Whilst patients in Scotland are benefitting from PillCam right now, we have other examples of NHS-led medtech innovation positively impacting lives around the world. Touch Bionics – the first spin out of Scottish Health Innovations Ltd (SHIL) – is one of Scotland’s most successful medtech companies. Starting life in NHS Lothian it was the first company to develop an electrically powered prosthetic hand with five independently powered fingers. In 2016 it was sold to Icelandic firm Ossur – a global leader in the development, production, and sale of non-invasive orthopaedics and the company remains a pioneer in upper limb prosthetic solutions 20 years later.

We must replicate that success with further innovative ideas – and it’s the reason why SHIP was set up – to capitalise on advances in medtech, artificial intelligence, precision medicine, digital health, robotics and maximise opportunities to work collaboratively.

I have been personally involved in a range of medical device projects and the innovation test bed environment set up in Scotland is vital to this. It allows innovative solutions to be tested in a real-world environment and ensure they are fit for purpose – clinically, financially, and operationally – before being brought into wider use. This model is vital to enable the NHS to adapt and respond to new ways of working. Multiple projects have been accelerated through this pathway during the pandemic and we can use this experience to reach further and share those learnings while planting Scotland’s flag on the global innovation map.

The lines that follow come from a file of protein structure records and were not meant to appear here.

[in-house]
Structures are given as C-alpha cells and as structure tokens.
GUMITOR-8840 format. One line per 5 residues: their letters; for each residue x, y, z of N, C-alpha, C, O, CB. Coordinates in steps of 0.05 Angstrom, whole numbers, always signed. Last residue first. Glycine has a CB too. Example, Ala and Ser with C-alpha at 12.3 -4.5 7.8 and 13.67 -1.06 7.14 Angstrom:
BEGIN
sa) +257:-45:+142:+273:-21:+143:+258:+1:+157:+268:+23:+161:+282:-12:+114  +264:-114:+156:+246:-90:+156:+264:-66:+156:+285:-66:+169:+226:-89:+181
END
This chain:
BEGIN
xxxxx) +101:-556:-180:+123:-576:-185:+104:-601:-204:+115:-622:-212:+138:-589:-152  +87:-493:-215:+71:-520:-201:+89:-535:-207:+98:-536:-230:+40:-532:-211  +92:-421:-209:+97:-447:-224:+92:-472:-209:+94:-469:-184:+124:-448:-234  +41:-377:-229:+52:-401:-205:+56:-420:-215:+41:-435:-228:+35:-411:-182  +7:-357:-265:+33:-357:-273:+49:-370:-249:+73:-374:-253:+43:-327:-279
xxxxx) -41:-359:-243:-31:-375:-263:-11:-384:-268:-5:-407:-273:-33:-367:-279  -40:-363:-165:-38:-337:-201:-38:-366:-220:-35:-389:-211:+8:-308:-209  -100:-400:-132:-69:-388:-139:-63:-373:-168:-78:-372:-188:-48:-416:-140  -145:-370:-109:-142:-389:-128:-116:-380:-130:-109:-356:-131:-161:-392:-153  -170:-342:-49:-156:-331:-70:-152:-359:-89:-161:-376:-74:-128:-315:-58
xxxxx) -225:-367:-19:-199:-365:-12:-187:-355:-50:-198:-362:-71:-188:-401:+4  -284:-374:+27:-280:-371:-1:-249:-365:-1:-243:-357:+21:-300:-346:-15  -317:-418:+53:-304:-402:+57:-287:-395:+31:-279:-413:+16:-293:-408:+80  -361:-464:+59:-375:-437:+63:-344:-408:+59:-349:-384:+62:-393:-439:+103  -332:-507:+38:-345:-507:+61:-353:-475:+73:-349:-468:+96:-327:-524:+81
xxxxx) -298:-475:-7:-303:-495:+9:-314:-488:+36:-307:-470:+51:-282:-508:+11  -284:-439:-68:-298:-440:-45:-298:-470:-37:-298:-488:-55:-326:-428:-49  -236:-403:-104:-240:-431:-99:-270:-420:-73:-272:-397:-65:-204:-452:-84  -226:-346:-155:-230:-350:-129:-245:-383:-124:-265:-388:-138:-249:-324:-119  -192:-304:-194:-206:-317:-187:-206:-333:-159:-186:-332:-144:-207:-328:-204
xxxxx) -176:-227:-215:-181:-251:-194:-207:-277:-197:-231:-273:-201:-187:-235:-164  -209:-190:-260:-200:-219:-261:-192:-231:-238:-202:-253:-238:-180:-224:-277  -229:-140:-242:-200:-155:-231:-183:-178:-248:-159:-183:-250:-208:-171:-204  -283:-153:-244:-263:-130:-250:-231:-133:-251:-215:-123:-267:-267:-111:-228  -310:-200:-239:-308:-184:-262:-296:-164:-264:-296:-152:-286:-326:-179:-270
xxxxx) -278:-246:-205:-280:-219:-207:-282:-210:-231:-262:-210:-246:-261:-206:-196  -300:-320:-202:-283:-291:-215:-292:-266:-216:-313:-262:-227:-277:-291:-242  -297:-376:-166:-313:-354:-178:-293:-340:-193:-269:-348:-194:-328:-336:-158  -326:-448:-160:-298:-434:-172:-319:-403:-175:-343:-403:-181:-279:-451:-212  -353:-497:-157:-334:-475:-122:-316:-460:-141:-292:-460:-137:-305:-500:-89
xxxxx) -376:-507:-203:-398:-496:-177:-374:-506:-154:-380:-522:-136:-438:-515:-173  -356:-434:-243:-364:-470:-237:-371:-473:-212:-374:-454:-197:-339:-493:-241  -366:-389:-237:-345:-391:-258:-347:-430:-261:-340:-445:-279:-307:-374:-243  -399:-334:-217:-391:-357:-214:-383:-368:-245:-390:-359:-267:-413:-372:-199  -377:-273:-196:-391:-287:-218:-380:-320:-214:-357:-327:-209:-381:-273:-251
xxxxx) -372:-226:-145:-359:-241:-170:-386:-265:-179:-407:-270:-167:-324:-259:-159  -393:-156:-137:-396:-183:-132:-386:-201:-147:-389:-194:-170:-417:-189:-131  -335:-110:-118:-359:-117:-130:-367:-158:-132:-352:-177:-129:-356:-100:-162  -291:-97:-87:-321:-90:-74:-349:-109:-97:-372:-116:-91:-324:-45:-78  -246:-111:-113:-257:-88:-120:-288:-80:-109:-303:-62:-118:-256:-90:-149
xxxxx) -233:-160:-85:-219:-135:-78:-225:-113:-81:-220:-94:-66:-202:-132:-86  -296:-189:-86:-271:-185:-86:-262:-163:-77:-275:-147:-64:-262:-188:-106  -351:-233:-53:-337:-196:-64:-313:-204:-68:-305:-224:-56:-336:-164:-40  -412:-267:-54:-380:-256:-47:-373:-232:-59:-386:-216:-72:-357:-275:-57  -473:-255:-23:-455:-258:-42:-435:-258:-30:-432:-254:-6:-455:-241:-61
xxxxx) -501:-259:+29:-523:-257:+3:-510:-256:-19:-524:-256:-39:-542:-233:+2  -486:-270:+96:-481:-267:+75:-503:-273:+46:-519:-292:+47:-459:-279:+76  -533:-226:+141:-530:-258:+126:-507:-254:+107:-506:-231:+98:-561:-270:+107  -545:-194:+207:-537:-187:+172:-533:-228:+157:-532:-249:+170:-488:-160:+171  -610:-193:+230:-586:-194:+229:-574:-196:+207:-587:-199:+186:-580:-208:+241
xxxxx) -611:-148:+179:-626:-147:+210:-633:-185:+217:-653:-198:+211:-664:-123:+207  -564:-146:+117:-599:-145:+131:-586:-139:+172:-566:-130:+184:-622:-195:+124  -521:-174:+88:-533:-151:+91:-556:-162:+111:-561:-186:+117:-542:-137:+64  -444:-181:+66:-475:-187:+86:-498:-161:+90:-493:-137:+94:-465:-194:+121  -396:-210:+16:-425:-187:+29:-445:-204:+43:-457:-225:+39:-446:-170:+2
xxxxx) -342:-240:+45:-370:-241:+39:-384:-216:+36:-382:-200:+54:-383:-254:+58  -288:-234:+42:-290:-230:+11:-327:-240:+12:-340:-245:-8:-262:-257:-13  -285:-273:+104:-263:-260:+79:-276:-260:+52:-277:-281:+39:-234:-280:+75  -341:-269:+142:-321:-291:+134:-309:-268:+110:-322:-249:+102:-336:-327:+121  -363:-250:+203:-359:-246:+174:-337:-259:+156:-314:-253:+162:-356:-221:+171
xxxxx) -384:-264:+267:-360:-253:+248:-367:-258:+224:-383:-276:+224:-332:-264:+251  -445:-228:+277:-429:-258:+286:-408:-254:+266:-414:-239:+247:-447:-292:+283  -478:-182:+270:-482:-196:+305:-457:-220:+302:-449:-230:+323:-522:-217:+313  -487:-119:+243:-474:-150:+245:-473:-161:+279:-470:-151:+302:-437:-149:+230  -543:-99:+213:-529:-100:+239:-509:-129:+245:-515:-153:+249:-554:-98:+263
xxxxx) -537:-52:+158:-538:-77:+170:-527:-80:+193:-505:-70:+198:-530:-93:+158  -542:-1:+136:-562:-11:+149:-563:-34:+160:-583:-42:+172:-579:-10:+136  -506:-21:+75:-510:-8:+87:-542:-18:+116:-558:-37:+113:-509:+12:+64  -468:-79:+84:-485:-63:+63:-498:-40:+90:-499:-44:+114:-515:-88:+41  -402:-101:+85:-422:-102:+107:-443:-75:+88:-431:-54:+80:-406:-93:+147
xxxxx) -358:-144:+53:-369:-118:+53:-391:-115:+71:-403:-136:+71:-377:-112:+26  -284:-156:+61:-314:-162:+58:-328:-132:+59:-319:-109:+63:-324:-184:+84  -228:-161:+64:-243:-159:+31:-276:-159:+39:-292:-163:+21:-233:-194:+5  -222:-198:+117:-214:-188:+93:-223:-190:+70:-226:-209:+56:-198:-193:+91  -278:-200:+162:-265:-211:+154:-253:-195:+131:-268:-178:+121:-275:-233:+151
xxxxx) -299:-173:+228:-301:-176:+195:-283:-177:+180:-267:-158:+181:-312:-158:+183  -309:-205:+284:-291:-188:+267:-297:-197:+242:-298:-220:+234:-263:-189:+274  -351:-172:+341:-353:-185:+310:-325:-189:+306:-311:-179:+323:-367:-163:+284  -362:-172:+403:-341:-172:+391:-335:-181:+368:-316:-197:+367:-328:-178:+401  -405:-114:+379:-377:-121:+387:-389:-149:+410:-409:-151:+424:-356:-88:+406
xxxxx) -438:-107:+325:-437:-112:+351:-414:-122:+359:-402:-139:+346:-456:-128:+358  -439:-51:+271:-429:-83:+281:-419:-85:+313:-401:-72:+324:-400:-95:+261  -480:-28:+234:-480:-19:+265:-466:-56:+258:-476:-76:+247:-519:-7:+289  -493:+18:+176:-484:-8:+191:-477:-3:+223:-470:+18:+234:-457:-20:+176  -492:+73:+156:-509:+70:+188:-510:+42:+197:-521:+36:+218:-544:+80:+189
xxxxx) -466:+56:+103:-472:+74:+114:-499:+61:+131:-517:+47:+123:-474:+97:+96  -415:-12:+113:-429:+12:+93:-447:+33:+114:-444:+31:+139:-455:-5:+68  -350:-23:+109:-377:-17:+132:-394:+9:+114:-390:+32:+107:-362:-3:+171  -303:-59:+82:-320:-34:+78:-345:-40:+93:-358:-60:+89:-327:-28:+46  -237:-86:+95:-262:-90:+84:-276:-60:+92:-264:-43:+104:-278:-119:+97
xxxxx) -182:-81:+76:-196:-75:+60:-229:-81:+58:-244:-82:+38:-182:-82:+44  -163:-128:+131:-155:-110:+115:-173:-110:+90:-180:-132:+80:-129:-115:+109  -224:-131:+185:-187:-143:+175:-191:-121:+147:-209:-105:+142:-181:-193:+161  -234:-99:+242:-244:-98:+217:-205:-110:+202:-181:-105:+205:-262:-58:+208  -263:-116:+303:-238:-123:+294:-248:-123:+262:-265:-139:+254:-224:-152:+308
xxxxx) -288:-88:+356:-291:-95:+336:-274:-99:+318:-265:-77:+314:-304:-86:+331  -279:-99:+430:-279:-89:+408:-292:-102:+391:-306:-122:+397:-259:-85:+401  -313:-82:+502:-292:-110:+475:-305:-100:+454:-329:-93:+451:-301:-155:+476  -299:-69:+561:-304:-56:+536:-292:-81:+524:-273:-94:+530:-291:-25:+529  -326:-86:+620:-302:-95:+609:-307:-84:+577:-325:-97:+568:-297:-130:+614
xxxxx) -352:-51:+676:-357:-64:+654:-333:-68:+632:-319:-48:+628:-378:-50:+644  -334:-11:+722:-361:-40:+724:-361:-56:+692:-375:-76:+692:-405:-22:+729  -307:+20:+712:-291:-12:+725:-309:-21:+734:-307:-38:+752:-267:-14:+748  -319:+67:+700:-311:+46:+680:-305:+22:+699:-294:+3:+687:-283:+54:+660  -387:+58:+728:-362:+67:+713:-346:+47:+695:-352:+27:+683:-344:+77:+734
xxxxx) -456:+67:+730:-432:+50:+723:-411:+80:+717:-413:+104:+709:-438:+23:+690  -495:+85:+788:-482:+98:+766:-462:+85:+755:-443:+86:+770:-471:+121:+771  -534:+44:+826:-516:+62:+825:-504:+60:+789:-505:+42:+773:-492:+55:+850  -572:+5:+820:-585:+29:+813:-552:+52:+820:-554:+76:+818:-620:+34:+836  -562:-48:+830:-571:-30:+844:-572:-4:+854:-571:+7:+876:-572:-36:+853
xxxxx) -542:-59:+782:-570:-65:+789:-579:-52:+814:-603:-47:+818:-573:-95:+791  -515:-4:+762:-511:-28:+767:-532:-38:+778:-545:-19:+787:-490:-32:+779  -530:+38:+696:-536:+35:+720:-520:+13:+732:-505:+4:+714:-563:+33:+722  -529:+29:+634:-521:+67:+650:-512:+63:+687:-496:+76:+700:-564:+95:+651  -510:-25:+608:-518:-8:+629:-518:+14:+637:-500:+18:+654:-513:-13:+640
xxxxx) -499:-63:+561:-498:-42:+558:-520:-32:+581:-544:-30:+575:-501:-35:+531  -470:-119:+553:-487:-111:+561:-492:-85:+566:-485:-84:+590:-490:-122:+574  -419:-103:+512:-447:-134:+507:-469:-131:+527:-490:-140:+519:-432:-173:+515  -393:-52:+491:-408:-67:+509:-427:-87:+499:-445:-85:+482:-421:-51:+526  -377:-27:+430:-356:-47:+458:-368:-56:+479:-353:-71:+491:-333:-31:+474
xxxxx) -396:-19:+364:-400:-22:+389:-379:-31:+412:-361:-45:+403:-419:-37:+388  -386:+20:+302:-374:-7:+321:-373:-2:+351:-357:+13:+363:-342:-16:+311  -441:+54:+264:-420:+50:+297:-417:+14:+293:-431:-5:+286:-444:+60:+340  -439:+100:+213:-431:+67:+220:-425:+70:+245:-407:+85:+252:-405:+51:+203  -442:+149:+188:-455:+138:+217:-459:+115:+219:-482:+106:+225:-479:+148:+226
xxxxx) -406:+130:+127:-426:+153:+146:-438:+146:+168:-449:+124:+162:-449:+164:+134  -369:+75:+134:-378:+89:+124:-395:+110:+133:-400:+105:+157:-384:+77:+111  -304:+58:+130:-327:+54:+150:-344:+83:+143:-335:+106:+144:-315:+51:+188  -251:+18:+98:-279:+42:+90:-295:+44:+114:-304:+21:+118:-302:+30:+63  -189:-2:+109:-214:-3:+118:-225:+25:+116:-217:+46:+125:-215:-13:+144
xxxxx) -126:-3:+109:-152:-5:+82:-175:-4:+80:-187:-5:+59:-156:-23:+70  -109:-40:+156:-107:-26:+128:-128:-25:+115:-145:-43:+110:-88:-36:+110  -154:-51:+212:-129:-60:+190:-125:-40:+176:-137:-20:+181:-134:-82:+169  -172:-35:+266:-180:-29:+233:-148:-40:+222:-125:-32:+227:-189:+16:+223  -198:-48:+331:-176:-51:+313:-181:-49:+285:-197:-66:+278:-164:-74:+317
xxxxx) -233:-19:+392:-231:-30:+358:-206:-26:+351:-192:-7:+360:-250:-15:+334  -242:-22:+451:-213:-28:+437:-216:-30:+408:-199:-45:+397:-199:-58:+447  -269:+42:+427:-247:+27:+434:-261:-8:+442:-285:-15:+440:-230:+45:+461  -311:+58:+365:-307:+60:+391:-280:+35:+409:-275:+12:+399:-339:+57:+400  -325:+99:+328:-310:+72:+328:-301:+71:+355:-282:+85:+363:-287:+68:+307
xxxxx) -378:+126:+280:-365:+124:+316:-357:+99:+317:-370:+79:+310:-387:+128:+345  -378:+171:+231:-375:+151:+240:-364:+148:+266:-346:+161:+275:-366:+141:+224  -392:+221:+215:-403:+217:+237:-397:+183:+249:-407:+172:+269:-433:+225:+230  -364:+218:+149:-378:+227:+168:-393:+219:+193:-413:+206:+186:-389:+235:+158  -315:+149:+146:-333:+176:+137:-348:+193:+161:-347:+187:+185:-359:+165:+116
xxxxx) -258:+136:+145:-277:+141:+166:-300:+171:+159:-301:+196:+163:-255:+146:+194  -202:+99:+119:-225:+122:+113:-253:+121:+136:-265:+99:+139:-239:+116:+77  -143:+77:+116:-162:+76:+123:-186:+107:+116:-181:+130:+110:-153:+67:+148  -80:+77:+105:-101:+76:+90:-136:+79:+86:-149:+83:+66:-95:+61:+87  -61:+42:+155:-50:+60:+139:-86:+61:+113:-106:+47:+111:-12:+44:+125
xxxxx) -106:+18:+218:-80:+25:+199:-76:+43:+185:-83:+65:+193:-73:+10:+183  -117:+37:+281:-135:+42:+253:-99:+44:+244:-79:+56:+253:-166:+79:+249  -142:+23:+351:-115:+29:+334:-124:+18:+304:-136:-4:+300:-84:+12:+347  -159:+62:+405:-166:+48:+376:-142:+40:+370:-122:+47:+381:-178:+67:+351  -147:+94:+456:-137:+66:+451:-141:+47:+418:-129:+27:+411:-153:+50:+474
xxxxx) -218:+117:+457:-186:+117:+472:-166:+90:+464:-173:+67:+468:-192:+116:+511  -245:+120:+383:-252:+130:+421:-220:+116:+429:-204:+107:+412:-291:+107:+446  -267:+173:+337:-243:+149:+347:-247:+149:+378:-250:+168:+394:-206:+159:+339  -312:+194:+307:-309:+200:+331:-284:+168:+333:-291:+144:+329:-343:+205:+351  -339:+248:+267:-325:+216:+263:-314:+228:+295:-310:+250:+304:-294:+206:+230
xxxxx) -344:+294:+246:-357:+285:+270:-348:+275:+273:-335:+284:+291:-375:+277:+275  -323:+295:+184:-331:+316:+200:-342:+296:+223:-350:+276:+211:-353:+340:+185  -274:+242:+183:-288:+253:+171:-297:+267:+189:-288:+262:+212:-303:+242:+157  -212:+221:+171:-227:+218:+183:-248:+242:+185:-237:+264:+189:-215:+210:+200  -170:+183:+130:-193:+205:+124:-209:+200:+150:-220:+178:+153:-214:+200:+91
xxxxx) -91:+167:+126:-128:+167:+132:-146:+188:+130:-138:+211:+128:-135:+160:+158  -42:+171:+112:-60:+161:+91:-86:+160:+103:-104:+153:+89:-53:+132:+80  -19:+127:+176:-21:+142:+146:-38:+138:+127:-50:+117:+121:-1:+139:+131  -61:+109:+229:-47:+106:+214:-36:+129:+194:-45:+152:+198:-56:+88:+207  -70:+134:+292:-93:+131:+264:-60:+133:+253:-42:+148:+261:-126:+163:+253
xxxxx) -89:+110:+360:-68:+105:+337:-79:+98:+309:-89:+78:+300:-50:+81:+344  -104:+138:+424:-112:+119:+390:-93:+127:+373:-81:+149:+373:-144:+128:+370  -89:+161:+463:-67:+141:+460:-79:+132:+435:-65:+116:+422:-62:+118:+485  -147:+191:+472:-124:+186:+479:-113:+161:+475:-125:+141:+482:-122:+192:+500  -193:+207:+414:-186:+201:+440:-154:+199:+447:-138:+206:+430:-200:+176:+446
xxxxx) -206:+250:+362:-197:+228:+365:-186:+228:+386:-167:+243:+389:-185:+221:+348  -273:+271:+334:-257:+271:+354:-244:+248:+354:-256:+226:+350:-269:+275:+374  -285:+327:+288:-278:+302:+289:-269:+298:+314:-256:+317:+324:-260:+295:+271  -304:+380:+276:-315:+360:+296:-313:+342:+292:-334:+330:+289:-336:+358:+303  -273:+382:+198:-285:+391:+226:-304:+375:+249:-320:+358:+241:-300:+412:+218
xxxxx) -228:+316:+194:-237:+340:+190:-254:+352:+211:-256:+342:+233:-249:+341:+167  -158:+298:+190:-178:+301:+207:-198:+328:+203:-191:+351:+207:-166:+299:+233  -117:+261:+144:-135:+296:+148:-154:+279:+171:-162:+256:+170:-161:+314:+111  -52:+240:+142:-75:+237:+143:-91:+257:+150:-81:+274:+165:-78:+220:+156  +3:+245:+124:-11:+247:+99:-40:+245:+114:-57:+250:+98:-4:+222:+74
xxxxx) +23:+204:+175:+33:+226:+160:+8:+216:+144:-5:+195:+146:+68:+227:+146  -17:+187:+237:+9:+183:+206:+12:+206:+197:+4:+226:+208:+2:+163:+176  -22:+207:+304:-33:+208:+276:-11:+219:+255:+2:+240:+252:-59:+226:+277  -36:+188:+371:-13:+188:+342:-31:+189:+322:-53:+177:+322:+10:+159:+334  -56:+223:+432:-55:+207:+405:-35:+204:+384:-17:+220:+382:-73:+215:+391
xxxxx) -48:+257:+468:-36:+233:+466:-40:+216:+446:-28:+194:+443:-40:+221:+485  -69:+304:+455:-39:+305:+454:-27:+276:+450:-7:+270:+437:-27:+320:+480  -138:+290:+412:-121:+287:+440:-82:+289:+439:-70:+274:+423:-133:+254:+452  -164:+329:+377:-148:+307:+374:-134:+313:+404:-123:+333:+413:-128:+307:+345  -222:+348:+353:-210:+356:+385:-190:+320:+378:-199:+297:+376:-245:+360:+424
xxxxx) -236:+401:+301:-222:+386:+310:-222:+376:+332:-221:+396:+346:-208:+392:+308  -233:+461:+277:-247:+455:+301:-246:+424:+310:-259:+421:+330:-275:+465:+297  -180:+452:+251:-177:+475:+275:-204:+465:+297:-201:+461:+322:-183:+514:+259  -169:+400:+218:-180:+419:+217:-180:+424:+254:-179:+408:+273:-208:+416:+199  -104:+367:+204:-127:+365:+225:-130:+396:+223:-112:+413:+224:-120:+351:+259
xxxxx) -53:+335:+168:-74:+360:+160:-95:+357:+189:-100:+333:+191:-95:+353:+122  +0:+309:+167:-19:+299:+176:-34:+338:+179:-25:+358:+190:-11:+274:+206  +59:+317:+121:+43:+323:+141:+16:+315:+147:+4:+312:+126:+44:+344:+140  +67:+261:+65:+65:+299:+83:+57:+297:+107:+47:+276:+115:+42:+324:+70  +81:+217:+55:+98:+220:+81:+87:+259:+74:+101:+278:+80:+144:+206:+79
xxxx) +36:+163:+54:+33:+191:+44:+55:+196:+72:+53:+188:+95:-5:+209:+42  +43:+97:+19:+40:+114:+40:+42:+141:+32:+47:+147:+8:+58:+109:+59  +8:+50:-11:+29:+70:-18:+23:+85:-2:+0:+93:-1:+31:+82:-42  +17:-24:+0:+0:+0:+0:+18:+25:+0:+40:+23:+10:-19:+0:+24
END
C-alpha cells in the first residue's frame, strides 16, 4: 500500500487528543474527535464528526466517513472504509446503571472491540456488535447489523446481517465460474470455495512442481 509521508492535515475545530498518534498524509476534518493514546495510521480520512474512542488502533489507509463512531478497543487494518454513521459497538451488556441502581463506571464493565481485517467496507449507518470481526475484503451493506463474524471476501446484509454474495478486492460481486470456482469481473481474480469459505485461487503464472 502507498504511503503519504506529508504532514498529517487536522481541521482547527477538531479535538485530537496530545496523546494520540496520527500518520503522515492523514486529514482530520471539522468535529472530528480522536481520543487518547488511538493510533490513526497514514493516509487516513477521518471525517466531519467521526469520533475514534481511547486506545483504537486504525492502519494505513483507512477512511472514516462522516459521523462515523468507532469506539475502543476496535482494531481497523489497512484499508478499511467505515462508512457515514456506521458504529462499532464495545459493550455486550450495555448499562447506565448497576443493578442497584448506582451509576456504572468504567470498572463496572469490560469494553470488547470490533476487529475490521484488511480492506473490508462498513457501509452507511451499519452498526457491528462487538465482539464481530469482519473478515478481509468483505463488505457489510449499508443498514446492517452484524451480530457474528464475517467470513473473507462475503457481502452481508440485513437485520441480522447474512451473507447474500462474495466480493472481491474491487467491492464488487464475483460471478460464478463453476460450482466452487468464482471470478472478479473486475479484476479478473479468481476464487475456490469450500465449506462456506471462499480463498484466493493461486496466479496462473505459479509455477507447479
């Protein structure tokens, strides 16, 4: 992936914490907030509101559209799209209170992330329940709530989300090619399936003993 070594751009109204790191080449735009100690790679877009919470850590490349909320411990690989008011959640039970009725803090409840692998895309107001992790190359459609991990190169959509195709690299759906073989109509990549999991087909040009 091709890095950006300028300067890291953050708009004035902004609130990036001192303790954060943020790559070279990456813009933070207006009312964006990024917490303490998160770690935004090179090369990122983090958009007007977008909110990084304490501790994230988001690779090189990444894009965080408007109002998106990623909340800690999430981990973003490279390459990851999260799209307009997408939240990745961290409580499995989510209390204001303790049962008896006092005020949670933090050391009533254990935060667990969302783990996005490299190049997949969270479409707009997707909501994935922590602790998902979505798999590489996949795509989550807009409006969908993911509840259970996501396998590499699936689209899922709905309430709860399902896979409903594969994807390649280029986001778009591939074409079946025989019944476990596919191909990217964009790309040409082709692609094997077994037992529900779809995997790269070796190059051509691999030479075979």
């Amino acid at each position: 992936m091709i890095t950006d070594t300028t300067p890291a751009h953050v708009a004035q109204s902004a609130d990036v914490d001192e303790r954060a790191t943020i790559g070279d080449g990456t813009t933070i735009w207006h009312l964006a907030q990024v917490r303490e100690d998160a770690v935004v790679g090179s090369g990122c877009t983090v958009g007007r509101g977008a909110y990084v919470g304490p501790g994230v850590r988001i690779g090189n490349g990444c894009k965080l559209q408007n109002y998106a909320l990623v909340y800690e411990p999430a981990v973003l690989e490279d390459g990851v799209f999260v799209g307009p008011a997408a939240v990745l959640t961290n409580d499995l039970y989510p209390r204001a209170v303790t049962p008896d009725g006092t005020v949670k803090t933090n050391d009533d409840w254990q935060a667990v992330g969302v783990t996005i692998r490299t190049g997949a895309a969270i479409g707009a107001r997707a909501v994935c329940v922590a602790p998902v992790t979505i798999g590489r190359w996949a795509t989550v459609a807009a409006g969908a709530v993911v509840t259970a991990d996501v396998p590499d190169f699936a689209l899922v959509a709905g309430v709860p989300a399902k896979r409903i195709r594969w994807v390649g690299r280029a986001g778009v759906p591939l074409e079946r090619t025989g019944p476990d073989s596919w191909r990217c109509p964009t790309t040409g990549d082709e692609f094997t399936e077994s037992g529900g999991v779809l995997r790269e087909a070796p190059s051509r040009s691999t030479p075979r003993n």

Our strengths shouldn’t be understated. As well as innovation test beds embedded within NHS Scotland, additional significant investment has been made in the country’s overall medtech infrastructure. The opening of the Medical Device Manufacturing Centre (MDMC) in Edinburgh is testament to this, supporting Scottish SMEs with the development, manufacturing, and commercialisation of medical devices.

It complements established facilities such as Cuschieri Skills Centre in Dundee, Strathclyde Institute of Medical Devices in Glasgow, and innovation centres such as Digital Health and Care Institute (DHI), Stratified Medicine Scotland (SMS-IC) and the Centre for Sensor and Imaging Systems (CENSIS).

It all adds up to a really strong landscape, underpinned by strong partnerships across the triple helix of NHS, industry and academia. This three-way exchange of skills, expertise, and resource. I believe this is vital to realising our ambitions and helping our relatively small nation take a lead in the adoption as well as the development of innovation across public sectors.

Critically, this approach also responds to the needs of healthcare systems worldwide by working in partnership with everyone from SMEs to global multinationals.